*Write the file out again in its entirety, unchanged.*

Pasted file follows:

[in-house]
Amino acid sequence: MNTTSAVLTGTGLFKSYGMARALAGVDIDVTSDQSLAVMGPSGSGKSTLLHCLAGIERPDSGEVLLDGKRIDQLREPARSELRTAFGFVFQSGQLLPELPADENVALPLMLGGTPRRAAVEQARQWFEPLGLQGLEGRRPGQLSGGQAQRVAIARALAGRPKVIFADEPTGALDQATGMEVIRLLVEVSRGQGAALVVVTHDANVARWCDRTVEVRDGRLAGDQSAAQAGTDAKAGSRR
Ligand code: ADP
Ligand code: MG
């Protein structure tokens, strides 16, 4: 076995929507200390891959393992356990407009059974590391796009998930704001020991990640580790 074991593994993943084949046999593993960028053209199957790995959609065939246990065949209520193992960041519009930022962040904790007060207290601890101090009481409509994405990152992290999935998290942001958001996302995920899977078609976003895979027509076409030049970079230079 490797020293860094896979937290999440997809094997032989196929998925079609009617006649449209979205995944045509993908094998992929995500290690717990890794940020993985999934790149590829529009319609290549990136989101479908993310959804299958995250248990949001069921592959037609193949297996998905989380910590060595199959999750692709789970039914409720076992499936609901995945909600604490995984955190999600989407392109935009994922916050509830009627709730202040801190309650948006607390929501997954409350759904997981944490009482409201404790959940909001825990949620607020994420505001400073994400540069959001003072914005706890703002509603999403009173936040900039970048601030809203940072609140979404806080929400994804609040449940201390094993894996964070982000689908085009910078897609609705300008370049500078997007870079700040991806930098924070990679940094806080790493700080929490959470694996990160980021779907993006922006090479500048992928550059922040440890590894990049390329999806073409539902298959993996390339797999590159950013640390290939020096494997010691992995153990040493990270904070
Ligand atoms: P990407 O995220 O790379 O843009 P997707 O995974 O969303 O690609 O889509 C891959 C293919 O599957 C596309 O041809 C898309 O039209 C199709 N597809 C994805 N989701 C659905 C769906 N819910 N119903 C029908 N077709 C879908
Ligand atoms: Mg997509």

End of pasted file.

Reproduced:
[in-house]
Amino acid sequence: MNTTSAVLTGTGLFKSYGMARALAGVDIDVTSDQSLAVMGPSGSGKSTLLHCLAGIERPDSGEVLLDGKRIDQLREPARSELRTAFGFVFQSGQLLPELPADENVALPLMLGGTPRRAAVEQARQWFEPLGLQGLEGRRPGQLSGGQAQRVAIARALAGRPKVIFADEPTGALDQATGMEVIRLLVEVSRGQGAALVVVTHDANVARWCDRTVEVRDGRLAGDQSAAQAGTDAKAGSRR
Ligand code: ADP
Ligand code: MG
């Protein structure tokens, strides 16, 4: 076995929507200390891959393992356990407009059974590391796009998930704001020991990640580790 074991593994993943084949046999593993960028053209199957790995959609065939246990065949209520193992960041519009930022962040904790007060207290601890101090009481409509994405990152992290999935998290942001958001996302995920899977078609976003895979027509076409030049970079230079 490797020293860094896979937290999440997809094997032989196929998925079609009617006649449209979205995944045509993908094998992929995500290690717990890794940020993985999934790149590829529009319609290549990136989101479908993310959804299958995250248990949001069921592959037609193949297996998905989380910590060595199959999750692709789970039914409720076992499936609901995945909600604490995984955190999600989407392109935009994922916050509830009627709730202040801190309650948006607390929501997954409350759904997981944490009482409201404790959940909001825990949620607020994420505001400073994400540069959001003072914005706890703002509603999403009173936040900039970048601030809203940072609140979404806080929400994804609040449940201390094993894996964070982000689908085009910078897609609705300008370049500078997007870079700040991806930098924070990679940094806080790493700080929490959470694996990160980021779907993006922006090479500048992928550059922040440890590894990049390329999806073409539902298959993996390339797999590159950013640390290939020096494997010691992995153990040493990270904070
Ligand atoms: P990407 O995220 O790379 O843009 P997707 O995974 O969303 O690609 O889509 C891959 C293919 O599957 C596309 O041809 C898309 O039209 C199709 N597809 C994805 N989701 C659905 C769906 N819910 N119903 C029908 N077709 C879908
Ligand atoms: Mg997509």